Cold urticaria (essentially meaning "cold hives") is a disorder where hives (urticaria) or large red welts form on the skin after exposure to a cold stimulus. The welts are usually itchy and often the hands and feet will become itchy and swollen as well. Hives vary in size from about 7mm in diameter to as big as about 27mm diameter or larger. The disease is classified as chronic when hives appear for longer than 6 weeks; they can last for life, though their course is often unpredictable. This disorder, or perhaps two disorders with the same clinical manifestations, can be inherited (familial cold urticaria) or acquired (primary acquired cold urticaria). The acquired form is most likely to occur between ages 18–25, although it can occur as early as 5 years old in some cases.
When the body is exposed to the cold in individuals afflicted by the condition, hives appear and the skin in the affected area typically becomes itchy. Hives result from dilation of capillaries which allow fluid to flow out into the surrounding tissue which is the epidermis.They resolve when the body absorbs this fluid. The border of a hive is described as polycyclic, or made up of many circles, and changes as fluid leaks out and then is absorbed. Pressing on a hive causes the skin to blanch distinguishing it from a bruise or papule. Hives can last for a few minutes or a few days, and vary from person to person. Also a burning sensation occurs. During a severe reaction, hypotension, which can be life-threatening, can occur. A serious reaction is most likely to occur if the hives occur with less than 3 minutes of exposure (during a cold test).
The hives are a histamine reaction in response to cold stimuli, including a drastic drop in temperature, cold air, and cold water. There are many causes for cold hives, most are idiopathic (meaning they have no known cause). Some rare conditions[specify] can cause cold hives, and it can be useful to test for these conditions if the cold hives are in any way unusual.
Scientists from the USA National Institutes of Health have identified a genetic mutation in three unrelated families that causes a rare immune disorder characterized by excessive and impaired immune function: immune deficiency, autoimmunity, inflammatory skin disorders and cold-induced hives (cold urticaria).
"The mutation discovered occurs in a gene for phospholipase C-gamma2 (PLCG2), an enzyme involved in the activation of immune cells. The investigators have named the condition PLCG2-associated antibody deficiency and immune dysregulation, or PLAID."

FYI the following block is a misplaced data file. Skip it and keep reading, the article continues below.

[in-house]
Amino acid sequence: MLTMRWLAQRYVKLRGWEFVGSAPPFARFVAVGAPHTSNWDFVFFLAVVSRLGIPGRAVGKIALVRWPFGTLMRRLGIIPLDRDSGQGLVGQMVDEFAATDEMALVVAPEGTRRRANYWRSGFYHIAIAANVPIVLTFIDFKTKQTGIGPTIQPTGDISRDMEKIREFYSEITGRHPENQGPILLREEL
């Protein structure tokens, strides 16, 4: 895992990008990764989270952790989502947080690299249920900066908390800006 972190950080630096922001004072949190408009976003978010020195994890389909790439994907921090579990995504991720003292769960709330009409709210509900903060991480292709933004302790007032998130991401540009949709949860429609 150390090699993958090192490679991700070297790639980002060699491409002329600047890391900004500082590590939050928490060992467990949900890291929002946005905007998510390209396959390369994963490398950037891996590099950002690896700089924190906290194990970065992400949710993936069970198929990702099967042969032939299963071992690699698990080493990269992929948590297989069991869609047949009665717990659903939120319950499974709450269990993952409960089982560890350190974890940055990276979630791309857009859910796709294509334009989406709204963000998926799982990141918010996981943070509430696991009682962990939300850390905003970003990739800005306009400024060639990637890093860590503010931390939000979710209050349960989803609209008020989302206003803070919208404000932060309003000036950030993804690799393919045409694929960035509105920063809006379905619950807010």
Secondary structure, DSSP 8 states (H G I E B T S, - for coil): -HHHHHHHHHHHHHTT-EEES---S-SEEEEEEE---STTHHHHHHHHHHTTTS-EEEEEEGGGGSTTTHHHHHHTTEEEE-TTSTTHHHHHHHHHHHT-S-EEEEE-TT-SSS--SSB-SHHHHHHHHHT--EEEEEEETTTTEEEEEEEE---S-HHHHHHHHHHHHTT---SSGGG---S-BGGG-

Diagnosis is typically obtained by an allergist or other licensed practitioner performing a cold test. During the cold test, a piece of ice is held against the forearm, typically for 3–4 minutes. A positive result is a specific looking mark of raised red hives. The hives may be the shape of the ice, or it may radiate from the contact area of the ice.
" However, while these techniques assist in diagnosis, they do not provide information about temperature and stimulation time thresholds at which patients will start to develop symptoms."
which is essential because it can establish disease severity and monitor the effectiveness of treatment.
The first-line therapy in ColdU, as recommended by EAACI/GA2 LEN/EDF/WAO guidelines, is symptomatic relief with second-generation H1- antihistamines. if standard doses are ineffective increasing up to 4-fold is recommended to control symptoms.
The second-generation H1-antihistamine, rupatadine, was found to significantly reduced the development of chronic cold urticaria symptom without an increase in adverse effects using 20 and 40 mg.
Allergy medications containing antihistamines such as diphenhydramine (Benadryl), cetirizine (Zyrtec), loratidine (Claritin), cyproheptadine (Periactin), and fexofenadine (Allegra) may be taken orally to prevent and relieve some of the hives (depending on the severity of the allergy). For those who have severe anaphylactic reactions, a prescribed medicine such as doxepin, which is taken daily, should help to prevent and/or lessen the likelihood of a reaction and thus, anaphylaxis. There are also topical antihistamine creams which are used to help relieve hives in other conditions, but there is not any documentation stating it will relieve hives induced by cold temperature.
Cold hives can result in a potentially serious, or even fatal, systemic reaction (anaphylactic shock). People with cold hives may have to carry an injectable form of epinephrine (like Epi-pen or Twinject) for use in the event of a serious reaction. The best treatment for this allergy is avoiding exposure to cold temperature.
Ebastine has been proposed as an approach to prevent acquired cold urticaria.